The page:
September 22, 2005
Spitzer: State needs more accountable government; proposed amendment wouldn't help
Although New York State government needs to be more helpful to the private sector and more accountable to all New Yorkers, a controversial proposed amendment to the state Constitution would make state government less accountable and should be rejected, state Attorney General Eliot Spitzer told business leaders at The Business Council’s Annual Meeting Sept. 21.
"There simply isn’t accountability in state government," said Spitzer, a candidate for the Democratic nomination for Governor in 2006. But he added: "I believe we will get more accountability if we turned down the proposed amendment."
The amendment is being marketed to taxpayers as "budget reform," but fiscal-policy experts, editorial pages, former state budget directors, former Gov. Hugh Carey, Governor Pataki, and Spitzer have widely denounced it as a legislative power grab. The Business Council opposes the amendment.
Declaring that state government has not done enough to help New York’s businesses, Spitzer noted that government has partnered with businesses to aid past economic metamorphoses.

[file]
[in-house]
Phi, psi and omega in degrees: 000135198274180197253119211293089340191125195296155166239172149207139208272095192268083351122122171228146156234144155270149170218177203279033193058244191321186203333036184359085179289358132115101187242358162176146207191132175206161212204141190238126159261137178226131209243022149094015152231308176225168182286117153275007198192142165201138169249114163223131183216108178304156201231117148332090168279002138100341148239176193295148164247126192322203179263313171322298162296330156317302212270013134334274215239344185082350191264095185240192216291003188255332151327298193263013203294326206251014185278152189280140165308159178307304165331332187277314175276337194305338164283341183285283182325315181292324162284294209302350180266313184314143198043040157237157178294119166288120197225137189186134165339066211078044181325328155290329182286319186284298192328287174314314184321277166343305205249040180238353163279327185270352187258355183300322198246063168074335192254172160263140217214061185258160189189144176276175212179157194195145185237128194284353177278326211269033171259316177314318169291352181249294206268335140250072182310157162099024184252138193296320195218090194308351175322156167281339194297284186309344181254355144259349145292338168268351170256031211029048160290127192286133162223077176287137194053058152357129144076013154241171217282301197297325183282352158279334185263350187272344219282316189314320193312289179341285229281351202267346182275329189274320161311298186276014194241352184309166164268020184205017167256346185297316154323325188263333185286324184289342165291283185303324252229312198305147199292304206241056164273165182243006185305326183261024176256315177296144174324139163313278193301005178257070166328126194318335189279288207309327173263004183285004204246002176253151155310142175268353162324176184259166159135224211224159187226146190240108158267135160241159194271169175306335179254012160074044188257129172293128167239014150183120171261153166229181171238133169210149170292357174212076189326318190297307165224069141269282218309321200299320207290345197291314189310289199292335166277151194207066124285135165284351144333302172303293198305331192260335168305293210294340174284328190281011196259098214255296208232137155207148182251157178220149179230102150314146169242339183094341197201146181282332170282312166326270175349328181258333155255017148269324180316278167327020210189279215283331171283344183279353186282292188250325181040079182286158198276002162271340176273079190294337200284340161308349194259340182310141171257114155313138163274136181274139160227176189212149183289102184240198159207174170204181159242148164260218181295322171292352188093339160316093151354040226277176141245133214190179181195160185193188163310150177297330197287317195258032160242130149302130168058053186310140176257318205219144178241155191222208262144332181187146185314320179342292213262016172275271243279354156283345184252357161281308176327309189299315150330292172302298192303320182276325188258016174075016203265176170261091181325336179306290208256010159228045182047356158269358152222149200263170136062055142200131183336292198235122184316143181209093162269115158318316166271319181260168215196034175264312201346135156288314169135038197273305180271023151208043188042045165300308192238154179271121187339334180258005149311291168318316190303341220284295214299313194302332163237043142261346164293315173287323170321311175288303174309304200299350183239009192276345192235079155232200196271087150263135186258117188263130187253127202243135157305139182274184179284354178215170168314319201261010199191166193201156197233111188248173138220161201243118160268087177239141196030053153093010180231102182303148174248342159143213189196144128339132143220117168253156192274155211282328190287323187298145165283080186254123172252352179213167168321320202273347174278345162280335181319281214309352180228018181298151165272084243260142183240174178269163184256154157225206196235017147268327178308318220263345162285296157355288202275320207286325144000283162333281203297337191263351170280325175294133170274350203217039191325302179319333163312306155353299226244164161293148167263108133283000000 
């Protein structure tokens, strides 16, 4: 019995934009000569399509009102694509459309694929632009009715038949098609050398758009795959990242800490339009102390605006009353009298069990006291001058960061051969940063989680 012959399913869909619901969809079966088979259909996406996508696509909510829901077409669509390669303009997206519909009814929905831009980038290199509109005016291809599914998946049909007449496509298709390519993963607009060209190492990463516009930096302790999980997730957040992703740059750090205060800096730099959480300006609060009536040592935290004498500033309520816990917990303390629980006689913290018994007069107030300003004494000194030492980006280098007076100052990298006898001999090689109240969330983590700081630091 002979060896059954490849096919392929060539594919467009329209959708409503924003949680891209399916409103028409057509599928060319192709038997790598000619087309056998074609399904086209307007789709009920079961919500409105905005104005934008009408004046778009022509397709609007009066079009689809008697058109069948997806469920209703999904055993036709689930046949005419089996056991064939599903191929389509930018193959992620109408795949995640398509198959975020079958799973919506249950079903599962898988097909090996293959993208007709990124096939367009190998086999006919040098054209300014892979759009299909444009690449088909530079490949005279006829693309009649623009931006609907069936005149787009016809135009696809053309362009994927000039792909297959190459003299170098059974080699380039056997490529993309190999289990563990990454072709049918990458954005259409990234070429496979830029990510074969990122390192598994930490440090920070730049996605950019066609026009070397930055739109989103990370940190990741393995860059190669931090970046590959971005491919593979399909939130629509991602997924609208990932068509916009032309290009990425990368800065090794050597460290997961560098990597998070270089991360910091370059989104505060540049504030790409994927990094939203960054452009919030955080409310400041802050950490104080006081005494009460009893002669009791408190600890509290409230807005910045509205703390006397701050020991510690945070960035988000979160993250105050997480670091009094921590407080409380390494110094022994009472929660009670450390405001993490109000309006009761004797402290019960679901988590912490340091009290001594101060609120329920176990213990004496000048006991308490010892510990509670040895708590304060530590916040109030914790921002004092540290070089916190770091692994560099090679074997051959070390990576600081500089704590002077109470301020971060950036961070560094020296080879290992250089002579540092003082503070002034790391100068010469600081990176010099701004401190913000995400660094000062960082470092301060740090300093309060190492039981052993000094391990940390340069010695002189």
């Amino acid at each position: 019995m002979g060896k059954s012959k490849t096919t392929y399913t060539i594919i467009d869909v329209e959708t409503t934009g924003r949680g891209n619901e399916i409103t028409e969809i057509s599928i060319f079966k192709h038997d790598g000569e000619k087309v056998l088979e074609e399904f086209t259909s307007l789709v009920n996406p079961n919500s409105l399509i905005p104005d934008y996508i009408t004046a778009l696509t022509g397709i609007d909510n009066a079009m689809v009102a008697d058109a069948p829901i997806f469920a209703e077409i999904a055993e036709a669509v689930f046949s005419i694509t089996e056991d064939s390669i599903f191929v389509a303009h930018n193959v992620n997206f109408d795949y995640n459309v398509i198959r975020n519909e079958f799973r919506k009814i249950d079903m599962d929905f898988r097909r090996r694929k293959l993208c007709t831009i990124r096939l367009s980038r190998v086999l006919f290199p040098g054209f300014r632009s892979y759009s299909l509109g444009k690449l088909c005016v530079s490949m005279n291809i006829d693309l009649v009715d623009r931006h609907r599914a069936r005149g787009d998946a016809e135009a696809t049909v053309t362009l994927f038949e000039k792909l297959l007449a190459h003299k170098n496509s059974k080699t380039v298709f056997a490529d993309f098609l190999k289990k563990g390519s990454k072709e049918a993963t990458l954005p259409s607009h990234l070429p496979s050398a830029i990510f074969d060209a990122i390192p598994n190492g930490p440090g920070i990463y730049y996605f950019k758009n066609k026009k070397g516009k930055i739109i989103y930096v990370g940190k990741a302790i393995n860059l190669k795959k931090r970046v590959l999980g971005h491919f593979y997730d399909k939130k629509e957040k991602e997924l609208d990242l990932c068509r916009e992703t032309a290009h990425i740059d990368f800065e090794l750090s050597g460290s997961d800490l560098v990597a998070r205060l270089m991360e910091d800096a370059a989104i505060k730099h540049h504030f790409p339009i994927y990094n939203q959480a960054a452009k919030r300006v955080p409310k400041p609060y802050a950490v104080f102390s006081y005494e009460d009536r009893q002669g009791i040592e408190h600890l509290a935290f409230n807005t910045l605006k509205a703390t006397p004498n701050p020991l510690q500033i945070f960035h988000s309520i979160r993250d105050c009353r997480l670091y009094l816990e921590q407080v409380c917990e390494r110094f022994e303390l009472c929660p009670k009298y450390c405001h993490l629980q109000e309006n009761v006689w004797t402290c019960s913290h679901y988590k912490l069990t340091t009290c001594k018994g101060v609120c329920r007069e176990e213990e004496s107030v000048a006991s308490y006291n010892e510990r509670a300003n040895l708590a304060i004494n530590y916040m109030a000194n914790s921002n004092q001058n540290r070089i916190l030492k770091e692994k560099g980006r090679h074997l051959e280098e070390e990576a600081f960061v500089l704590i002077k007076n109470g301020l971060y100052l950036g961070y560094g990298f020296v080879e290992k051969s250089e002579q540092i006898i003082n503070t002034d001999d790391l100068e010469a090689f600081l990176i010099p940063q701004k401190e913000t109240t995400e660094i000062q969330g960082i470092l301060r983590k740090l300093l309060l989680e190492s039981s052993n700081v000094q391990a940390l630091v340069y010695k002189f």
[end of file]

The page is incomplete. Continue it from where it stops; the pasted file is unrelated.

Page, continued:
For example, major public projects such as the construction of the Erie Canal and the New York State Thruway, and the development of the CUNY and SUNY college networks, helped New York successfully navigate economic transitions as the economy adapted to the waxing and waning of agriculture, shipping, and manufacturing.
Now globalization is posing new competitive challenges to New York and making another change necessary, but New York is doing little to help its economy adapt and continues to saddle the businesses here with high costs of energy, taxes, and health insurance, he noted.
He noted, for example, that New York’s costs of energy, business taxes, and health insurance are among the nation’s highest. New York’s overall tax burden has remained high as the state has pushed the tax burden down to property taxes, he added.
"It’s a shell game. You cannot claim that state taxes
are down when they are up high enough in counties and localities
to match and overcome state taxes," Spitzer said. "And
if New York’s taxes, all told, are still higher than other
states, we’re failing."